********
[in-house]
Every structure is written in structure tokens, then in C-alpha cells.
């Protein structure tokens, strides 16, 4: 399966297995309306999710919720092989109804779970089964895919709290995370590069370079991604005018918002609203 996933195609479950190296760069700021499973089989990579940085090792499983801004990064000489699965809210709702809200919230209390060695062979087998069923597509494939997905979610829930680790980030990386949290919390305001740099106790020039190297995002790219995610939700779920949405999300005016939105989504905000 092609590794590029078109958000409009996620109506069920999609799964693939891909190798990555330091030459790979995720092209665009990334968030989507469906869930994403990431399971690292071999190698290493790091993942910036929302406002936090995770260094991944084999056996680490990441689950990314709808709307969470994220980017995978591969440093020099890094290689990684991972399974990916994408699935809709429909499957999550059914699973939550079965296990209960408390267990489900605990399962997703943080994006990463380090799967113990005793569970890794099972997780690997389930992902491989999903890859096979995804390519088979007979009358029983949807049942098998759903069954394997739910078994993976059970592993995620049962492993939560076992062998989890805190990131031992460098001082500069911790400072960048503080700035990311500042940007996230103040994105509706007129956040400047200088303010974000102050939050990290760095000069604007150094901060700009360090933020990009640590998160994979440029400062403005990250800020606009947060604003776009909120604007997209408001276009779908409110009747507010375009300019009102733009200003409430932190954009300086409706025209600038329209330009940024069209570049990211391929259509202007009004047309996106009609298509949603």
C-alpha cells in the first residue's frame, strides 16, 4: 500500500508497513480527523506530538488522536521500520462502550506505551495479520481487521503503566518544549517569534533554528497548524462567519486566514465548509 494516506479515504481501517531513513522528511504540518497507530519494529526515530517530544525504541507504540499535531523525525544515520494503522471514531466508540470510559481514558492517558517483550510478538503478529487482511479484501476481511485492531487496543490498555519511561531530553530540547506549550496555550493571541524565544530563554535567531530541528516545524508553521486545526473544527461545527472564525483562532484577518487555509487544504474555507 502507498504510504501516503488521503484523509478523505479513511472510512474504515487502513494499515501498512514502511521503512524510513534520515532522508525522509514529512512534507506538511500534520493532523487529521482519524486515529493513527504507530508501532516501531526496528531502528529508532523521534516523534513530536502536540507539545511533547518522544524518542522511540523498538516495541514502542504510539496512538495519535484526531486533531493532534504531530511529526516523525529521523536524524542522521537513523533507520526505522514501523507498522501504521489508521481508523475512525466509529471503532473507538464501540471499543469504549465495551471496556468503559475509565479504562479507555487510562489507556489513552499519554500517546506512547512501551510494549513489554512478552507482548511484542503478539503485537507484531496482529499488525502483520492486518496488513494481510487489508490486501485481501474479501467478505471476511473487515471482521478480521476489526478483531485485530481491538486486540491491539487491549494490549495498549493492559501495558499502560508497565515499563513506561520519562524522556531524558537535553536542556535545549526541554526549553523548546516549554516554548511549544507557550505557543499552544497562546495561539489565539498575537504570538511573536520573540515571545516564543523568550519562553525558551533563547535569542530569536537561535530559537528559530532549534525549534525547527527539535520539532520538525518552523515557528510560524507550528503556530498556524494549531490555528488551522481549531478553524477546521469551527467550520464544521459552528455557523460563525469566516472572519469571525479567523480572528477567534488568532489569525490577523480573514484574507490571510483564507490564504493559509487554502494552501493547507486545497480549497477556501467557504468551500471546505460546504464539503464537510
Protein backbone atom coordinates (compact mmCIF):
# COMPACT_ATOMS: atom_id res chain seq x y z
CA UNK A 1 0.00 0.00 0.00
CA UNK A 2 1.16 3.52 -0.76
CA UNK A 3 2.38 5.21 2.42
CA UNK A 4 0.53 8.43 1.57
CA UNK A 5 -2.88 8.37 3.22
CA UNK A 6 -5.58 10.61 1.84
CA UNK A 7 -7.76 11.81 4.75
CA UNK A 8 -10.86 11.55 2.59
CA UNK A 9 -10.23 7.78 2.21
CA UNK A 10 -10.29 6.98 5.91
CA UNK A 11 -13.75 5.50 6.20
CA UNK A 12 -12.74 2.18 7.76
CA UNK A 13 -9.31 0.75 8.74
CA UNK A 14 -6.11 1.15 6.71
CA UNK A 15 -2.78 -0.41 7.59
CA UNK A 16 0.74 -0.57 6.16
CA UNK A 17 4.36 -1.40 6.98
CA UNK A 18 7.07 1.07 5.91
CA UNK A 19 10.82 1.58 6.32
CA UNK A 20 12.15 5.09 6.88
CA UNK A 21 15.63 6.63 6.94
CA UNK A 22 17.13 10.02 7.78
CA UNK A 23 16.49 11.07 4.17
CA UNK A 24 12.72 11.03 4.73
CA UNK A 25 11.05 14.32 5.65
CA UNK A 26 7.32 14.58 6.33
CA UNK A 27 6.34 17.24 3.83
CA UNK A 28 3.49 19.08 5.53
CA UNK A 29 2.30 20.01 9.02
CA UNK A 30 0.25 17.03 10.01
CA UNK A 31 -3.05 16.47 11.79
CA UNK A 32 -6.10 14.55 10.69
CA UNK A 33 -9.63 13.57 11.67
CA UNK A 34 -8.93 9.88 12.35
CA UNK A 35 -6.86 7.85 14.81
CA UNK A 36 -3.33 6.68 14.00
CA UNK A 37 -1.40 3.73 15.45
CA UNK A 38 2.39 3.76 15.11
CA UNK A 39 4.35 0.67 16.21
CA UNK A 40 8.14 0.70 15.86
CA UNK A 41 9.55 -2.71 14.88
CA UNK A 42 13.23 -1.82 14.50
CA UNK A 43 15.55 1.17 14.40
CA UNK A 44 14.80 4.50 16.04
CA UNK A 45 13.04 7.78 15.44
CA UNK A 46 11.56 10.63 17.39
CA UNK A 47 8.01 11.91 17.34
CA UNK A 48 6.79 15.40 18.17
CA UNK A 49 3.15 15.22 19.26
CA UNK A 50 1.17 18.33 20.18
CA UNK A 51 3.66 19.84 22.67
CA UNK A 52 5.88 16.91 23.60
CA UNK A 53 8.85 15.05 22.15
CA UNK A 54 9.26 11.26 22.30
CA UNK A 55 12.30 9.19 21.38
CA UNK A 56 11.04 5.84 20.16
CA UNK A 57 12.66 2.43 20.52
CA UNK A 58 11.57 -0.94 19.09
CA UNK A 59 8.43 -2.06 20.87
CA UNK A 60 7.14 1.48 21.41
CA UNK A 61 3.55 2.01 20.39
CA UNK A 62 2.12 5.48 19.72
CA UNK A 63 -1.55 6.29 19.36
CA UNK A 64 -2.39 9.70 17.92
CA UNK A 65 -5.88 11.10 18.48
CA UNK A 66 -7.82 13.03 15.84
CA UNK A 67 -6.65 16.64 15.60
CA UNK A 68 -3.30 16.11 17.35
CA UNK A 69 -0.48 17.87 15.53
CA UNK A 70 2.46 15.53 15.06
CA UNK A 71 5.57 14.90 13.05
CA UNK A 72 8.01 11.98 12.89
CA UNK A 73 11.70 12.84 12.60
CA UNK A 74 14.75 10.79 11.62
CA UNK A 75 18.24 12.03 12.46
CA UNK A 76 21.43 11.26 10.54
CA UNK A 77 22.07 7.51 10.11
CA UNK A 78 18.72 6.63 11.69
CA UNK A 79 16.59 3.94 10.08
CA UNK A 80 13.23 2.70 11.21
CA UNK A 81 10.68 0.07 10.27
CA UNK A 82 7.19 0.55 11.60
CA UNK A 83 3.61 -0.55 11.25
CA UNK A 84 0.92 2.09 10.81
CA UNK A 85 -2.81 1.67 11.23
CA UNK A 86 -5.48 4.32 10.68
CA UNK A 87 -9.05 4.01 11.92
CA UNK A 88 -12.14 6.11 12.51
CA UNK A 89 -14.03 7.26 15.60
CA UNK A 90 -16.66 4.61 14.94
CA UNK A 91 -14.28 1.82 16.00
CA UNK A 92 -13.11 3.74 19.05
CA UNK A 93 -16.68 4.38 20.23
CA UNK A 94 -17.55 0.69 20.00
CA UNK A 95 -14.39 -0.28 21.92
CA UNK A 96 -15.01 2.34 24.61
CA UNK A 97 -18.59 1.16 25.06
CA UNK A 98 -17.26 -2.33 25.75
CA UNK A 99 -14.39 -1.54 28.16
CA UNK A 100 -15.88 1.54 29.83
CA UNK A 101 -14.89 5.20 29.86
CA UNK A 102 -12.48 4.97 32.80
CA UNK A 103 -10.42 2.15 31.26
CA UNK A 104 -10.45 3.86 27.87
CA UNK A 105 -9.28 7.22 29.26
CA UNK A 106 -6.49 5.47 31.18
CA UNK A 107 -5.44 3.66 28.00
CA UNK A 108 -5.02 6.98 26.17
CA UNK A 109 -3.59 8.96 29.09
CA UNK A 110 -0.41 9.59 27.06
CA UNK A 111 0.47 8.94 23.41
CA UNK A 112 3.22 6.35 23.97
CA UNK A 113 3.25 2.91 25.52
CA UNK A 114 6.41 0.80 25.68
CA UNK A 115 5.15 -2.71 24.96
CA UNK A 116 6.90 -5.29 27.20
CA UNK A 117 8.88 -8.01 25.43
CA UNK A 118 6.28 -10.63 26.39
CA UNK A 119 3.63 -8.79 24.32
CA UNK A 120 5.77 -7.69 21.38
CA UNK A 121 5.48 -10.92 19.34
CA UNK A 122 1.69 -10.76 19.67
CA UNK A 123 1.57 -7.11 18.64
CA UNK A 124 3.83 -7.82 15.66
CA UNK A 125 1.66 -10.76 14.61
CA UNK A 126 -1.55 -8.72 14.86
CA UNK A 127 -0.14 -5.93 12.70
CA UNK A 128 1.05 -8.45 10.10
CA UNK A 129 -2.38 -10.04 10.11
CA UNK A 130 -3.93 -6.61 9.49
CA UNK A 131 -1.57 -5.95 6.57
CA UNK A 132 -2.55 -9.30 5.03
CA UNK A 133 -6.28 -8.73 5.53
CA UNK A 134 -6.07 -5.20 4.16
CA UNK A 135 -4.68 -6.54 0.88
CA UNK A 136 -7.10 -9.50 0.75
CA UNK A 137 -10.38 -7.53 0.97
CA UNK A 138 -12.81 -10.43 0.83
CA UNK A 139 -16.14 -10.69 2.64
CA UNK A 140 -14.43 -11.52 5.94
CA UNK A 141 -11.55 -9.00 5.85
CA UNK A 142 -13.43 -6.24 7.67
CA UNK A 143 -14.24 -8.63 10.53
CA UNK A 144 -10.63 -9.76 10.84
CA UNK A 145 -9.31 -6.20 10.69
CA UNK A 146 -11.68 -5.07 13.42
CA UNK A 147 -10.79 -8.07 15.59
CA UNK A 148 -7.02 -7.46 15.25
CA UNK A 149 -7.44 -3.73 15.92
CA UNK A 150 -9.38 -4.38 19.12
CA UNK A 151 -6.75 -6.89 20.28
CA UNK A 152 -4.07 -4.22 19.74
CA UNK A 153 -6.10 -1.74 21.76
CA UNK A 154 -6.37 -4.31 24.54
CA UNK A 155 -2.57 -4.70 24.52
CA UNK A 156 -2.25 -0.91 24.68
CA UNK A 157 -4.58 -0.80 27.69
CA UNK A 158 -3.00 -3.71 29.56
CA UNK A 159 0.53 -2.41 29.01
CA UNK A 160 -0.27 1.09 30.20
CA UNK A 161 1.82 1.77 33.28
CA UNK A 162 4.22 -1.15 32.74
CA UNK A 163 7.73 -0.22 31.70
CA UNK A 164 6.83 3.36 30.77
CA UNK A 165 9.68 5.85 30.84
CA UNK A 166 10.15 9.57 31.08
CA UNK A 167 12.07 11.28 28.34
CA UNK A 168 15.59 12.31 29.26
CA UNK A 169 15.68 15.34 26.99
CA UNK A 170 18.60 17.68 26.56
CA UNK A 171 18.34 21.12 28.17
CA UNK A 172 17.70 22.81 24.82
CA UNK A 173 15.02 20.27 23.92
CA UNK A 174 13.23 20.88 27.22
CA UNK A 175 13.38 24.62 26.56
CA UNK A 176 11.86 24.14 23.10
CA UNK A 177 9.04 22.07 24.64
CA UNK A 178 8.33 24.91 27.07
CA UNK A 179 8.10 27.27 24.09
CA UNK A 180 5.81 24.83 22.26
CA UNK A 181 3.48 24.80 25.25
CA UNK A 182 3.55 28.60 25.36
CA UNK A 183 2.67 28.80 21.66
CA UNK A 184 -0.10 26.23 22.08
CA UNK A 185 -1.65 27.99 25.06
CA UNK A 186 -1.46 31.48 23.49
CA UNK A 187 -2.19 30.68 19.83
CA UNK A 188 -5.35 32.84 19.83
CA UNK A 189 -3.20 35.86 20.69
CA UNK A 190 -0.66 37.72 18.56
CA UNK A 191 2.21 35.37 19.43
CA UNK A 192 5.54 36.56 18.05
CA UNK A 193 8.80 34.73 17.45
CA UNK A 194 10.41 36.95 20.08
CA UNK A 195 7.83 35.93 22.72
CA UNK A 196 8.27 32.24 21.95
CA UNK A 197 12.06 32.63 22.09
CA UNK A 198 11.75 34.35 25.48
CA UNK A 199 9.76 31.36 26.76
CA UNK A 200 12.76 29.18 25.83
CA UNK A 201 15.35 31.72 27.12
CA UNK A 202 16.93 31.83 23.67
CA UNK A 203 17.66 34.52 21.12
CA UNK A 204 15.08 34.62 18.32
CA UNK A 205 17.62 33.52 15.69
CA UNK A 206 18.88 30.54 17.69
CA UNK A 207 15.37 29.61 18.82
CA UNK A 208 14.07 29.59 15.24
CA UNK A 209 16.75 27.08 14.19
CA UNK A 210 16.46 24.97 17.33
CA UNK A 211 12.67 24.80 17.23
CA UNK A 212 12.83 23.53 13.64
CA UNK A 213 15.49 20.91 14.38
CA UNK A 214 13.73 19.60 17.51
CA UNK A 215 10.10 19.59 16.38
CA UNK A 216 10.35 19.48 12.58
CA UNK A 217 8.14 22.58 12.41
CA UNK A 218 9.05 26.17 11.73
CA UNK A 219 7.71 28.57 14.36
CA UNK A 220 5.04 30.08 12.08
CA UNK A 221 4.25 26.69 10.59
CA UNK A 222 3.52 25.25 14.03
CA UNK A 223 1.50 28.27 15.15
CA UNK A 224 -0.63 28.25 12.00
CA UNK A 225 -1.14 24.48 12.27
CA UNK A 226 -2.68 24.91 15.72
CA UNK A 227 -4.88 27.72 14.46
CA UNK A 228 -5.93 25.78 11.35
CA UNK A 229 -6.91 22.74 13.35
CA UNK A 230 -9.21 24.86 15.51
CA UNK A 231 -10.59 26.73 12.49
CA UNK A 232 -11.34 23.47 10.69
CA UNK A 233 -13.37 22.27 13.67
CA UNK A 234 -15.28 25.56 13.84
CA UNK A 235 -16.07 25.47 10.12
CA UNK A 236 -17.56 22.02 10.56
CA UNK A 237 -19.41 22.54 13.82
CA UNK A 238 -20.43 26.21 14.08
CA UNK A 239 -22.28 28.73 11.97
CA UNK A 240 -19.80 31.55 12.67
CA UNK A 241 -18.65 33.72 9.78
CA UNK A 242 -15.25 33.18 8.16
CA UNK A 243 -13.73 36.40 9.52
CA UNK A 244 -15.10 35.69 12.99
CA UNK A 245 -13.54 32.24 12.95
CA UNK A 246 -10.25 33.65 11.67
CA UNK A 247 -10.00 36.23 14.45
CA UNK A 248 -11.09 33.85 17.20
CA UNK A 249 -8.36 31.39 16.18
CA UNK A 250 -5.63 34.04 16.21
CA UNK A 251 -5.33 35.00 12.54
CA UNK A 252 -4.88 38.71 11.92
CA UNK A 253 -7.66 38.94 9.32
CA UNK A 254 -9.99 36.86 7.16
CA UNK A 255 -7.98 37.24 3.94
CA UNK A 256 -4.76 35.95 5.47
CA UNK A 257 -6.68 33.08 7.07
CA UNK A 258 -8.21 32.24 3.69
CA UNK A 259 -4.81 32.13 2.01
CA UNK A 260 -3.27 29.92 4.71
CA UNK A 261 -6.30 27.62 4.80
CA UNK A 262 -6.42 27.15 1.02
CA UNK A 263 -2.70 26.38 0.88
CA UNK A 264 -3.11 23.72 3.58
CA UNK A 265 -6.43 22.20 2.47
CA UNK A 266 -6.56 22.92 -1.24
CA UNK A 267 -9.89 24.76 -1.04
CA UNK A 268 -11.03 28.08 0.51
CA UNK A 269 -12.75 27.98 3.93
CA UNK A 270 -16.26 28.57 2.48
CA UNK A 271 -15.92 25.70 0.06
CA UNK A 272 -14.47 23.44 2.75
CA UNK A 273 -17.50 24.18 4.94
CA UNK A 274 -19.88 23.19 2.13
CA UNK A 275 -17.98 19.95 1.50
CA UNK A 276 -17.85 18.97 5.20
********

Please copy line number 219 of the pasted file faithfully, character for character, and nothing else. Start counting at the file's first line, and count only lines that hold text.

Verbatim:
CA UNK A 213 15.49 20.91 14.38